Dr. Geoffrey Hinton, who won the Turing Award nearly a decade ago and is now a former Google employee, is known for shouting the mania among AI students. But now that the “Godfather of AI” has moved away from Google, we’re hearing more and more desperate AI alarm bells.
In an exit interview with
new york times (opens in new tab) , Hinton expressed deep concern about the rapid expansion of AI, saying, “It’s hard to understand how we can prevent bad actors from exploiting AI.”
Hinton’s decades of pioneering work in neural networks and today’s chatbots (ChatGPT, Google Bard, Bing AI) are a direct line. His breakthrough over a decade ago led Google to involve him in the development of the next generation of deep learning systems. The system helps computers interpret images, text, and speech in the same way humans do.
talk to W
annoyed in 2014 (opens in new tab), Hinton’s enthusiasm was evident. “I’m very excited when we discover ways to make neural networks better, and when it goes hand-in-hand with how the brain works.”
A very different Hinton spoke
new york times (opens in new tab) This week we outline all the ways AI can keep humanity on track. The main points are: Rush to Competition Means Guardrails Splash
Companies such as Microsoft, Google and OpenAI often profess to take a slow and cautious approach to AI development and chatbot deployment, Dr. Hinton said.
new york times He said he was concerned about the reality that increasing competition is undermining a cautious approach. I’ve seen Google rush out a bard not ready for primetime to respond.
Will these companies be able to balance the market imperative to stay ahead of the competition (for example, Google staying number one in search) and greater profits? Dr. Hinton now agrees. I have not.
loss of truth
Dr. Hinton worries that the proliferation of AI will lead to a deluge of fake online content. Of course, it’s less of a future concern than a real-time concern. Because now people are deceived by AI music, AI news images forging vocal gifts of masters (including dead ones).
(opens in new tab) Treated as authentic, generative image wins photo contest (opens in new tab)With the power and prevalence of deep fakes, the videos we watch today are rarely taken at face value.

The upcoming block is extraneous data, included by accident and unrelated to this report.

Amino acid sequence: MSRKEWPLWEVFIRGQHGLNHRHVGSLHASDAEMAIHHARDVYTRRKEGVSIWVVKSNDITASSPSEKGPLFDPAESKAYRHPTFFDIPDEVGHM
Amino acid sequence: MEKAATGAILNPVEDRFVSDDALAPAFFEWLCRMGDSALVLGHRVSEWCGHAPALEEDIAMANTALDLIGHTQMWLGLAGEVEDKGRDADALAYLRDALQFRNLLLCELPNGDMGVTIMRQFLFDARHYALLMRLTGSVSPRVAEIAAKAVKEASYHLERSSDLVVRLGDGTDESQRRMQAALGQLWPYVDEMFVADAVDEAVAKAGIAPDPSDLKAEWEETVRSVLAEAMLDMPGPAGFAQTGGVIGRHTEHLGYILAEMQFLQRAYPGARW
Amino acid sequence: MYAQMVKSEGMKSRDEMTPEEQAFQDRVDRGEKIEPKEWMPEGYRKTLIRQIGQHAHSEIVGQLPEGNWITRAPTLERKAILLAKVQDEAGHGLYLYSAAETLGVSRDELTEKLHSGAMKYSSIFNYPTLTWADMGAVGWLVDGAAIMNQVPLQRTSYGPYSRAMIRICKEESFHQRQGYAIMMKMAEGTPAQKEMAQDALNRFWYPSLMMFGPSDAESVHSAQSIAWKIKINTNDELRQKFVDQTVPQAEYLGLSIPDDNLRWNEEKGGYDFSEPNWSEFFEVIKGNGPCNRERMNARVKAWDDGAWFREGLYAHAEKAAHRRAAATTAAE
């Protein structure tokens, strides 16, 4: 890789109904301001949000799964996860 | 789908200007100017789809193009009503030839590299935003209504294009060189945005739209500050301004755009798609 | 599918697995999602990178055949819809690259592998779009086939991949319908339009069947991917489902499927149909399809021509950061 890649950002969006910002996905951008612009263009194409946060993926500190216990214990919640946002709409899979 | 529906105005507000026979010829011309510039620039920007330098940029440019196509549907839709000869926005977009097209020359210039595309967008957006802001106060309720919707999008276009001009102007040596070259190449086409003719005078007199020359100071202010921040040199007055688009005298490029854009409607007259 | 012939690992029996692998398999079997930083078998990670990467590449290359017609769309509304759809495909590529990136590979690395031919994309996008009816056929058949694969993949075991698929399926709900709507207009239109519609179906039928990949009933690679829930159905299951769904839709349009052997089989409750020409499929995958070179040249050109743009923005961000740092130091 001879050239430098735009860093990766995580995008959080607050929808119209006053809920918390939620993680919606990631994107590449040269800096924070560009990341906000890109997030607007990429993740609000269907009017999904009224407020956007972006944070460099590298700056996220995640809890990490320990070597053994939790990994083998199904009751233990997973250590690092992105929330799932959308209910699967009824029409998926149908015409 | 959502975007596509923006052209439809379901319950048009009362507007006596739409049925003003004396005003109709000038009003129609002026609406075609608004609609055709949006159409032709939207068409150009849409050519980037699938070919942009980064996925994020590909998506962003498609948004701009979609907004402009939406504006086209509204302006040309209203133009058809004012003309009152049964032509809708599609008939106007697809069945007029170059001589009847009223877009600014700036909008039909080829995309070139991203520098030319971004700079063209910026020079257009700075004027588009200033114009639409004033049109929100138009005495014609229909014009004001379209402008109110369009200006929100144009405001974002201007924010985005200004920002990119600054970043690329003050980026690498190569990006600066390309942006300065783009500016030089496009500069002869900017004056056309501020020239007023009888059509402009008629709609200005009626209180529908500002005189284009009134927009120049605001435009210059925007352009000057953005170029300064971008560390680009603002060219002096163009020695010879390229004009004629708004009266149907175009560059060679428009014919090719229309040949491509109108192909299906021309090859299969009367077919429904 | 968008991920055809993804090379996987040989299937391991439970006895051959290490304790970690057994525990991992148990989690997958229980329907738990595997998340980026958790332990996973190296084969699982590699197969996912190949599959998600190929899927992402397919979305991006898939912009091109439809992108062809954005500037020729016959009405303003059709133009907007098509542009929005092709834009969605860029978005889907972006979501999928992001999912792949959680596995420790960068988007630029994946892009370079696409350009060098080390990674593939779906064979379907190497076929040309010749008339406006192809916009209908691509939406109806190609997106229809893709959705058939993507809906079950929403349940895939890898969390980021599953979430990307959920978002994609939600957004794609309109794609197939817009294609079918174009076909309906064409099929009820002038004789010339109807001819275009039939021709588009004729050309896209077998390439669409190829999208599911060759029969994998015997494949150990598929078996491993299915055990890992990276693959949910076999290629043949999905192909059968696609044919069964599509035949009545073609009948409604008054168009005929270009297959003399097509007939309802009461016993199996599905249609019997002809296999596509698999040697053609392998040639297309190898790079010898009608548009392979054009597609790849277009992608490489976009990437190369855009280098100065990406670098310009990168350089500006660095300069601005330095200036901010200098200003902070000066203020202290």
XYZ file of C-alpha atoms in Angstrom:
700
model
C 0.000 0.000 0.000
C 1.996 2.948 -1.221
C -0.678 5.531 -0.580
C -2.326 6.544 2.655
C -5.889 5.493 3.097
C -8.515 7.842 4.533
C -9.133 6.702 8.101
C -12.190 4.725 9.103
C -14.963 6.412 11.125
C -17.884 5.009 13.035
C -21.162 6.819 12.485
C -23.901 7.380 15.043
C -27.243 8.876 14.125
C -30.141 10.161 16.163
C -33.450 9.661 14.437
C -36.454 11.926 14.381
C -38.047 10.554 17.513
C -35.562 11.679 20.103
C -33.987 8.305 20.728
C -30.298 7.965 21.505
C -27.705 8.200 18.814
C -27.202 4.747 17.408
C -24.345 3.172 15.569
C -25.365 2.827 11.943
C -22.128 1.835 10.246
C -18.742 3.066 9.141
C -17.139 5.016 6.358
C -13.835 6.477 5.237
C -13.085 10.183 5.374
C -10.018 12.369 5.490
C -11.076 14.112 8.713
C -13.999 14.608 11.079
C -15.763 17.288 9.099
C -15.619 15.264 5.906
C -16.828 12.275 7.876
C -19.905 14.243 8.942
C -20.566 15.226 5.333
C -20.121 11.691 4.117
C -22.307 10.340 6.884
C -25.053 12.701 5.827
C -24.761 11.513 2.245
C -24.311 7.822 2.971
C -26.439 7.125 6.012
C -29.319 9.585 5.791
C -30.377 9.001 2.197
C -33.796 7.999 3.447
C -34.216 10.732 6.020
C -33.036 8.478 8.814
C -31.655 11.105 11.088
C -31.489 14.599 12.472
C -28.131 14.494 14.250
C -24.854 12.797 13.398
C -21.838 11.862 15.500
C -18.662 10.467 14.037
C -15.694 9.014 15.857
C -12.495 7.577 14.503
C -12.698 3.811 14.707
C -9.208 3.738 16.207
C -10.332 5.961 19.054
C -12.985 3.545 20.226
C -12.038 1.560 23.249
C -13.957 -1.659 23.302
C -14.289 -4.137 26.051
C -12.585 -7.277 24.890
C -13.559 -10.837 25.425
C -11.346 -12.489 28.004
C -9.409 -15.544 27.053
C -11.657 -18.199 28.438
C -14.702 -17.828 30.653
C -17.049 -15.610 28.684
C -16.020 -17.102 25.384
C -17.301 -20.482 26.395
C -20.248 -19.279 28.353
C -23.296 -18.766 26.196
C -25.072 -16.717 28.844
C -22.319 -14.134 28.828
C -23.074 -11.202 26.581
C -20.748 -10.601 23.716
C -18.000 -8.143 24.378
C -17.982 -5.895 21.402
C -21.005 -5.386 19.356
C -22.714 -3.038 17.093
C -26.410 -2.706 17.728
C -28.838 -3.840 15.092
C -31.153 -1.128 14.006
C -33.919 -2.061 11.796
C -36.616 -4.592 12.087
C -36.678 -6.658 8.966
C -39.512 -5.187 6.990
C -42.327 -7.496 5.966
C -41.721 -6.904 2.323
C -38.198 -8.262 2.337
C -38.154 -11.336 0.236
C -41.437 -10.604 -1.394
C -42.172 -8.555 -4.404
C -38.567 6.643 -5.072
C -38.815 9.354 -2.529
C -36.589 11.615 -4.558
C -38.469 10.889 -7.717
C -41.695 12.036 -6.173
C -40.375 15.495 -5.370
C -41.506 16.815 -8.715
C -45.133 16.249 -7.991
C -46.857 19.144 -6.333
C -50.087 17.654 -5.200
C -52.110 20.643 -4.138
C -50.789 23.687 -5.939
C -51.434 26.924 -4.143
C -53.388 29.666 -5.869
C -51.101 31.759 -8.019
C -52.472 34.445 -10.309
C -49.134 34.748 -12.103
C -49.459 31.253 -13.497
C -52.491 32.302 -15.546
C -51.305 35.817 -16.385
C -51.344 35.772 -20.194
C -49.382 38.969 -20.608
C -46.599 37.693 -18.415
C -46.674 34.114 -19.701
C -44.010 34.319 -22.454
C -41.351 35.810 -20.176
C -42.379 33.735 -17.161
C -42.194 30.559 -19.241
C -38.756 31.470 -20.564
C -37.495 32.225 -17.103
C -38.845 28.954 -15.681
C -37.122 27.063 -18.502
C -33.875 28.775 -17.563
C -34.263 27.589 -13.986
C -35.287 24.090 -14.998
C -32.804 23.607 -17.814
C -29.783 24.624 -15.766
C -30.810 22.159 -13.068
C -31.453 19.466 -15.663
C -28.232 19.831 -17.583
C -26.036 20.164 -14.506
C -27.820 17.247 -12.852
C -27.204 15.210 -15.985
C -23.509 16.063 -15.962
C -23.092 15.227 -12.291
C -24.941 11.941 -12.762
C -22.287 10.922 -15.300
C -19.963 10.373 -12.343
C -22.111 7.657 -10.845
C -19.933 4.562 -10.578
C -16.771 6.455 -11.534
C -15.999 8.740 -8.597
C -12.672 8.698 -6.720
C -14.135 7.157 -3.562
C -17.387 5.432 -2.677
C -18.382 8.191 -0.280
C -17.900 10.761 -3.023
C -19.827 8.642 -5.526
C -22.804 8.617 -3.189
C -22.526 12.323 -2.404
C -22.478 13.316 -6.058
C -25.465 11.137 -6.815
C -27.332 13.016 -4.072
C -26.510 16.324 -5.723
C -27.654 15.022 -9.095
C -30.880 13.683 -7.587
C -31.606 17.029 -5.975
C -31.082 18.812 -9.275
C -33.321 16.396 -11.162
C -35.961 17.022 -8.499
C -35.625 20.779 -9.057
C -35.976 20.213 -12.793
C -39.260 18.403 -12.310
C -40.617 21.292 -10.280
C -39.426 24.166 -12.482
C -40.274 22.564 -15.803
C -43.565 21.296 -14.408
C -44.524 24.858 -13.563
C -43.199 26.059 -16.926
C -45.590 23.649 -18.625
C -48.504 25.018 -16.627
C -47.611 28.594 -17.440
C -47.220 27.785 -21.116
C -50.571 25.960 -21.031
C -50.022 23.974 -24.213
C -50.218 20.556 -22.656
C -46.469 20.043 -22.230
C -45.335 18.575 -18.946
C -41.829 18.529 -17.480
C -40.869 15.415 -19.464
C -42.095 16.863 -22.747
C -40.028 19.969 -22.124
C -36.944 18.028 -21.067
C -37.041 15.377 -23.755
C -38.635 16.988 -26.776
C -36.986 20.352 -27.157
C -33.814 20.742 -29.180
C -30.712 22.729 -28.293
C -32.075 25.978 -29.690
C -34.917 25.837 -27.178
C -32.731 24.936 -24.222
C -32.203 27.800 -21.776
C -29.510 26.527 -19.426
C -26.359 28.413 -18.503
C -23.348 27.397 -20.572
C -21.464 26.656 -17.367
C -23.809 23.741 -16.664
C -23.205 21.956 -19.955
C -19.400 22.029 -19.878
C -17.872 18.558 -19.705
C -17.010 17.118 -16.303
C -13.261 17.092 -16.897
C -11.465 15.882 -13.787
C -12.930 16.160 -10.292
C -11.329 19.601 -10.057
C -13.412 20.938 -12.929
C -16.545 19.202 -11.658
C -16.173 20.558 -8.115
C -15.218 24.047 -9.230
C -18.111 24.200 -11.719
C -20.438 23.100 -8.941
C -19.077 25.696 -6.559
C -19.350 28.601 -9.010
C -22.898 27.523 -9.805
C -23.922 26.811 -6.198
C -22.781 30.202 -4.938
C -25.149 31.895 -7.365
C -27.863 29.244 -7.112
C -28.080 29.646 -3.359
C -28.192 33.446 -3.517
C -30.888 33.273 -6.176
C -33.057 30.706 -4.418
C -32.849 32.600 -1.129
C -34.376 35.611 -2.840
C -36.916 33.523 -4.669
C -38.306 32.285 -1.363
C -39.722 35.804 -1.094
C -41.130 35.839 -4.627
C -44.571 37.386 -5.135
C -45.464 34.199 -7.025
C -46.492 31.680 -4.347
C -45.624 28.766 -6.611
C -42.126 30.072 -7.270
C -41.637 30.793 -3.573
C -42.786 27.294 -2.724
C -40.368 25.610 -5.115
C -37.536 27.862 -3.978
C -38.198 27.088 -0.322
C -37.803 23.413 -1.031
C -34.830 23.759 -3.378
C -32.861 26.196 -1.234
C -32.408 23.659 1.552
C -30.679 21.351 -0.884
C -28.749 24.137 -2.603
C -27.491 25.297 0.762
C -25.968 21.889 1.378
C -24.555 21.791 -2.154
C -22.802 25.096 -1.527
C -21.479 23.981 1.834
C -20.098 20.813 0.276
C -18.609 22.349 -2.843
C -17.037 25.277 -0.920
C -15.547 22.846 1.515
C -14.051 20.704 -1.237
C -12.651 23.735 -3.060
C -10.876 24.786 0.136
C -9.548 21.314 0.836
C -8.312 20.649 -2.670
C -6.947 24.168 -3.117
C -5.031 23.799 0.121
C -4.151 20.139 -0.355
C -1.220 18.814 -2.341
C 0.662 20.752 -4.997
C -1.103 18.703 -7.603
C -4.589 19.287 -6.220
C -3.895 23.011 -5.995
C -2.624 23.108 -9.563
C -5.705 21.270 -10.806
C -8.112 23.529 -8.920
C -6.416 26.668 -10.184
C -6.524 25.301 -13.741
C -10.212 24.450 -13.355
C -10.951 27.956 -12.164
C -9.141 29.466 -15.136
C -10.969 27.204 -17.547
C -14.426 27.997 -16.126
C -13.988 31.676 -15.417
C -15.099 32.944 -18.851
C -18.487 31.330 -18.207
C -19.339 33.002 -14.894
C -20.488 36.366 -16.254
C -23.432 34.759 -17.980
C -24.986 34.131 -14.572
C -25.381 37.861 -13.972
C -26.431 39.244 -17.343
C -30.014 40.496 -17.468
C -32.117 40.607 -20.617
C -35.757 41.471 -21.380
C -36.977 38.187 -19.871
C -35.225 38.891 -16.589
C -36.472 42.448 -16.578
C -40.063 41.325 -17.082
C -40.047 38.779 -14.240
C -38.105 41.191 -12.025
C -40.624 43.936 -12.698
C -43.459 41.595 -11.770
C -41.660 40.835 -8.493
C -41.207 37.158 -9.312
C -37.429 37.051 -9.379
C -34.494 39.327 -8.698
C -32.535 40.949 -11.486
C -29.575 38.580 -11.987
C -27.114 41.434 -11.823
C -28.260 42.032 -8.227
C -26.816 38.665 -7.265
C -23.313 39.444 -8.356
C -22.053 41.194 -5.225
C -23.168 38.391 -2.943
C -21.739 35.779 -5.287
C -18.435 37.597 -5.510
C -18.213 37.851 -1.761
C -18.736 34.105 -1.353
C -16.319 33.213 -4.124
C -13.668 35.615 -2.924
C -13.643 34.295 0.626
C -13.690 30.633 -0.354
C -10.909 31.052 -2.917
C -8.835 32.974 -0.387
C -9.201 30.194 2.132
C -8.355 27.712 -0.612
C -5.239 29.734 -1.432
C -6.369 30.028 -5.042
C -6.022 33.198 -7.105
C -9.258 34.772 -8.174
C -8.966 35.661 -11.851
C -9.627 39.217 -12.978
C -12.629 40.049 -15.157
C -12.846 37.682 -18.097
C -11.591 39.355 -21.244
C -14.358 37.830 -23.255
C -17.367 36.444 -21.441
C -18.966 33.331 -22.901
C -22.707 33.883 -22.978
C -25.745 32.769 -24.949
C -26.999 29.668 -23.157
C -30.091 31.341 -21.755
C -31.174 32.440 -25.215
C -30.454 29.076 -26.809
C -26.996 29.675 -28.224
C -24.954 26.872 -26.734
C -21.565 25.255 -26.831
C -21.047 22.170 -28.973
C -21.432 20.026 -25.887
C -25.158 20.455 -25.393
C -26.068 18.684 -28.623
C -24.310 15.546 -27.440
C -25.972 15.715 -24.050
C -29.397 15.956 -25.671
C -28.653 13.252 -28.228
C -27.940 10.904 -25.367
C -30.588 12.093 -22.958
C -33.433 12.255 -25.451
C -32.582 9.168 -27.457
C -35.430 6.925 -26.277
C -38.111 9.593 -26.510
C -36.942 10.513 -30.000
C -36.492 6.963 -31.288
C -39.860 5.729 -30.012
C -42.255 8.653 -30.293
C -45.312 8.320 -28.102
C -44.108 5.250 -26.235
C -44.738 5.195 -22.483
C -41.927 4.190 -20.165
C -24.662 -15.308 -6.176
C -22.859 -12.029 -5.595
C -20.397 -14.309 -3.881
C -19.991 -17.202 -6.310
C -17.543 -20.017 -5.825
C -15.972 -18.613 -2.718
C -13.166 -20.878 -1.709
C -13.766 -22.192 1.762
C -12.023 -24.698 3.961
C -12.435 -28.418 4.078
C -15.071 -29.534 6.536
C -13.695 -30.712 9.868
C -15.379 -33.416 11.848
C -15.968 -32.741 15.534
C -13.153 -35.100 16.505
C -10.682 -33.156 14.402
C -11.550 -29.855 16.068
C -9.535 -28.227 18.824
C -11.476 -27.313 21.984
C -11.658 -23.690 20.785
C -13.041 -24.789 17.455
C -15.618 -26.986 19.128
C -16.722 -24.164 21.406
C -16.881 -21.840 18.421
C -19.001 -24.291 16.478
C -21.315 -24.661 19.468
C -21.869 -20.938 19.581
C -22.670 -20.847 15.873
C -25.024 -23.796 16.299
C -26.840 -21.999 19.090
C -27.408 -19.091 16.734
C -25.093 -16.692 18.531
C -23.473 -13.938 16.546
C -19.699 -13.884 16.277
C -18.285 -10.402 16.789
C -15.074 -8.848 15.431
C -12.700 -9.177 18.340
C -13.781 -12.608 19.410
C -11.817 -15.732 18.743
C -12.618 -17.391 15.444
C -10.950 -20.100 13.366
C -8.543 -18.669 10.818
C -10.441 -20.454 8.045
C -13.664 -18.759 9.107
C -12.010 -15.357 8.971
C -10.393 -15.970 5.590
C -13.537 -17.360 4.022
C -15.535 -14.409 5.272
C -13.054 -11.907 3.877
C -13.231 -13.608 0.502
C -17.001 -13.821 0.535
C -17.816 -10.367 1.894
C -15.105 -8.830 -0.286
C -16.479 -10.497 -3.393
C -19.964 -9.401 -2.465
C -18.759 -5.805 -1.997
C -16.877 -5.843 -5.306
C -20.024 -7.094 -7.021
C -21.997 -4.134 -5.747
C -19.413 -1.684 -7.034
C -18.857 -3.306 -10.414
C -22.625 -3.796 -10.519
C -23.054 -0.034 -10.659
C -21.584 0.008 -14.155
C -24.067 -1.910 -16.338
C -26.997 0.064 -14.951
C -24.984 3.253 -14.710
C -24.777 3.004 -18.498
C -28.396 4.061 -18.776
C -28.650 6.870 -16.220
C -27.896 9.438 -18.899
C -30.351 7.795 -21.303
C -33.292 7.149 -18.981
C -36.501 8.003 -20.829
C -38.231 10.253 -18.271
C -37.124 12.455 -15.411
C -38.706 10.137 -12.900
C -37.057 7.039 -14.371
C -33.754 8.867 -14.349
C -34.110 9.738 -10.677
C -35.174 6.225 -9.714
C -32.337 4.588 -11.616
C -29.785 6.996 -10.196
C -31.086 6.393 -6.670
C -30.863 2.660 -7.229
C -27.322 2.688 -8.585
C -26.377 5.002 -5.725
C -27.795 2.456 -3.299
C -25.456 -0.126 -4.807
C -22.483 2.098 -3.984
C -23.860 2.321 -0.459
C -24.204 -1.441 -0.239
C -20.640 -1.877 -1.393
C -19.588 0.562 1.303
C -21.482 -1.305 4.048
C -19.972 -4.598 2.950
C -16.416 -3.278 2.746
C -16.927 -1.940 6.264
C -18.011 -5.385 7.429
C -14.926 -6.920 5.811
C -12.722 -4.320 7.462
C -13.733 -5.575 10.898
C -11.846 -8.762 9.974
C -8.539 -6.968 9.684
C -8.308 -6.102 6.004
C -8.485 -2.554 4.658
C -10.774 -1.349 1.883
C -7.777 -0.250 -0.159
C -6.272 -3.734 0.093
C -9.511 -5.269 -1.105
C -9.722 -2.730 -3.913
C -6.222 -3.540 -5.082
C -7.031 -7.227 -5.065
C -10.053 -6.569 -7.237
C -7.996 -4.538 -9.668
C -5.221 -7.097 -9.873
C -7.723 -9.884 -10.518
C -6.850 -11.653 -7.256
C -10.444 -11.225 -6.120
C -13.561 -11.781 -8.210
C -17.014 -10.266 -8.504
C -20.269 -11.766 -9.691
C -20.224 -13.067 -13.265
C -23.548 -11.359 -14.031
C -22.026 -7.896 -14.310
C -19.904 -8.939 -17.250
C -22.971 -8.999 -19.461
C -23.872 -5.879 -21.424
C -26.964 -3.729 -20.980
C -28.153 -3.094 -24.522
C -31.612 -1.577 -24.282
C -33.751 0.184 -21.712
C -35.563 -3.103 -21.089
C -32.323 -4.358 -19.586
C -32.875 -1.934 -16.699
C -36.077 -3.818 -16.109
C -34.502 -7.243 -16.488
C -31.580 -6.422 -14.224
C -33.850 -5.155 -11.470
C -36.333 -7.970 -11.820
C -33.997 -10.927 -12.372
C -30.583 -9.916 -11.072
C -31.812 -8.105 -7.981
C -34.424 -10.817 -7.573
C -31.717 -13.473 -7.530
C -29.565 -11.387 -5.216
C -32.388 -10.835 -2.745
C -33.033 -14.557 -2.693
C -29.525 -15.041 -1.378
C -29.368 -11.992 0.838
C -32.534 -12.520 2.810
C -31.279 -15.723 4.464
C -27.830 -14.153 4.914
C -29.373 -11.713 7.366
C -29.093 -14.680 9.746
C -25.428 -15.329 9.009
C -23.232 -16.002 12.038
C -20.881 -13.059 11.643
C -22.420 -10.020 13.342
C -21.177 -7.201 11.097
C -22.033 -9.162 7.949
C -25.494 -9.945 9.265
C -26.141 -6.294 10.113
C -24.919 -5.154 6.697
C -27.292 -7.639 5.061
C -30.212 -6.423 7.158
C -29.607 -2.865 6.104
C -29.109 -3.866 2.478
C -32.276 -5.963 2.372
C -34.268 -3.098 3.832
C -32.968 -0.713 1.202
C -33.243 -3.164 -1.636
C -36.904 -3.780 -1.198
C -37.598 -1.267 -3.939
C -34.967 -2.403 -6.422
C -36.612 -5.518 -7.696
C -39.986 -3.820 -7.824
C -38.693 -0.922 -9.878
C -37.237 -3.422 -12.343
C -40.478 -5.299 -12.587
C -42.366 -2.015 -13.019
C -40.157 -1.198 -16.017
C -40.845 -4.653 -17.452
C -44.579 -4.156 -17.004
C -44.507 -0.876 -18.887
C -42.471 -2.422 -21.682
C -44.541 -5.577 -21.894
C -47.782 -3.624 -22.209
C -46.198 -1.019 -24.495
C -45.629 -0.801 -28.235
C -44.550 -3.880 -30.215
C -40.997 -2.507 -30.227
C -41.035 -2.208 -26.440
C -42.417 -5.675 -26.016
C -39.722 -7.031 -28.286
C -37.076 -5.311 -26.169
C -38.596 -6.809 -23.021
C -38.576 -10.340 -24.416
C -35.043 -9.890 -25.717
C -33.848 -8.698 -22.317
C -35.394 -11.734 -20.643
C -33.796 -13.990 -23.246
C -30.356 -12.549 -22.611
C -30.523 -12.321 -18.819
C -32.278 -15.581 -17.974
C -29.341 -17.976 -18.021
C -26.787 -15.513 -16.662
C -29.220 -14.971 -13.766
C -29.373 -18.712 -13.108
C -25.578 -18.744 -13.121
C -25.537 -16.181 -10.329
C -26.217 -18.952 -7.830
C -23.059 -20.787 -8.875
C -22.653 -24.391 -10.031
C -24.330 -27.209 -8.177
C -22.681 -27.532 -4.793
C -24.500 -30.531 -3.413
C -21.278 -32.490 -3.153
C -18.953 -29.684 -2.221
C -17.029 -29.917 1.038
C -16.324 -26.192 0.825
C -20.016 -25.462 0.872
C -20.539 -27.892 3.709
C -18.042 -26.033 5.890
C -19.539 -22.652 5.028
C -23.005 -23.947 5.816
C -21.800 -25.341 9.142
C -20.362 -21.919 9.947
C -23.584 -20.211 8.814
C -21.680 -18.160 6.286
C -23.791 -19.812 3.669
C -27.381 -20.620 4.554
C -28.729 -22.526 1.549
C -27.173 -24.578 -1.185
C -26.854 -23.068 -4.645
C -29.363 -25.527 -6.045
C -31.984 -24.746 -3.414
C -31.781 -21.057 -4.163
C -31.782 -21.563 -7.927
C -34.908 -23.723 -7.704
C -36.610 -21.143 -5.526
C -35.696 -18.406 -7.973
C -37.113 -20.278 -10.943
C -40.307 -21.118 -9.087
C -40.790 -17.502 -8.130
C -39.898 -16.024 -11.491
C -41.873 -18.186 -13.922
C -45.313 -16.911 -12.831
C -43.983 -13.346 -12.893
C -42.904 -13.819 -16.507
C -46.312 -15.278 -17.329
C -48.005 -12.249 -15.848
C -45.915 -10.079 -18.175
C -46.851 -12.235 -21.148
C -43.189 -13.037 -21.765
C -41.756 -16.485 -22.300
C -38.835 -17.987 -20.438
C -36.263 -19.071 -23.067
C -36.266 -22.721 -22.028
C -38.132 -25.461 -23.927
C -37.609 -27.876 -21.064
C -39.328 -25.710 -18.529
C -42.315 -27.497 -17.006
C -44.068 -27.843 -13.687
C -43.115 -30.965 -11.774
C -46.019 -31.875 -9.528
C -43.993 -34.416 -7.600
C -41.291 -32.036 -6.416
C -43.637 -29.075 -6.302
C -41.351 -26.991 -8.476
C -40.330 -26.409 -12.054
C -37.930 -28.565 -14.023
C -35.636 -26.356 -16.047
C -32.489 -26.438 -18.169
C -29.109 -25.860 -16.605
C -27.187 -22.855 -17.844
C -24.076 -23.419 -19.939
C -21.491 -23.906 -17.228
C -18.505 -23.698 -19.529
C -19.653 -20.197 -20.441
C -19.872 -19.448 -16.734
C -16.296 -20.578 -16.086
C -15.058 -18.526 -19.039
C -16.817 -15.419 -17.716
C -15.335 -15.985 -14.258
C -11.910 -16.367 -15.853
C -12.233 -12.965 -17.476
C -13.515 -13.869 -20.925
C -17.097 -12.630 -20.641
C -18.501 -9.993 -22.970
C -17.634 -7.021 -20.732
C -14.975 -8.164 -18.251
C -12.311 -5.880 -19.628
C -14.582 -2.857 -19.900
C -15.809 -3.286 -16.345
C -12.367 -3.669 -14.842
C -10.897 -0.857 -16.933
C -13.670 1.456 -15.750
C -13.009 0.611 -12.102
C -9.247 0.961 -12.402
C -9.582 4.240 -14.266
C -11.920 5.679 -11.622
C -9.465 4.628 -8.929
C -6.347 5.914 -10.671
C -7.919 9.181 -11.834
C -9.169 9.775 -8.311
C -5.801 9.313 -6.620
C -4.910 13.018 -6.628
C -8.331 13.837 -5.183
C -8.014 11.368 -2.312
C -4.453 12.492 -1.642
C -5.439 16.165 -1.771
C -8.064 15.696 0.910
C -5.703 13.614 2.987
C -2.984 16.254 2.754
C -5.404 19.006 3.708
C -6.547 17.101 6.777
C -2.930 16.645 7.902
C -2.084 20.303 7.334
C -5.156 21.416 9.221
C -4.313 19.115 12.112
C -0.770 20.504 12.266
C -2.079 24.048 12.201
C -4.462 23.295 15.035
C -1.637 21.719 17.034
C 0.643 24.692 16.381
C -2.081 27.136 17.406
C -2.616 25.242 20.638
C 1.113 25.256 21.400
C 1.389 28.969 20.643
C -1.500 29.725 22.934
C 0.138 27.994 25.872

Still, Dr. Hinton may be right that this is just the beginning. You can’t trust what you see or hear unless Google, Microsoft, OpenAI, and other companies do something about it.
devastated job market
Dr. Hinton warned
Times That AI is set up to take on more than just the tasks we don’t want to do.
Many of us use ChatBots like Bard and ChatGPT to write presentations, proposals, and even programming. Most of the outputs aren’t prime time ready, but some are, or at least passable.
With dozens of AI-generated novels now on sale on Amazon, the Writers Guild of America has raised concerns studios could outsource work to AI if they don’t agree to the new deal. is expressed. And while there hasn’t been widespread job cuts directly related to AI, the growth of these powerful tools is causing some to rethink their workforce.
Unexpected and unwanted behavior
One of the characteristics of neural nets and deep learning AI is the ability to learn using huge amounts of data. One of the unintended consequences of this human brain-like power is that AI can learn lessons it never expected. A self-determining AI might run AI on those lessons. Dr. Hinton said he is particularly concerned about AI that can do its own programming, not just program it, as it is associated with unintended consequences.
AI will be smarter than us
Today’s AIs often appear smarter than humans, but their penchant for hallucinations and fabricated facts leaves them far from our great brains. Dr. Hinton believes the day when AI can outsmart us is fast approaching.
AI could fake empathy – see recent study as source of medical advice
(opens in new tab) – But that’s not the same as true human empathy. A super smart system that knows everything but doesn’t consider how its choices affect humans is very concerning.
Dr. Hinton’s caveats are in stark contrast to his initial enthusiasm for the tech sector he invented, but he says:
Wired A 2014 study of an AI system that mimics the human brain sounds strangely prescient now.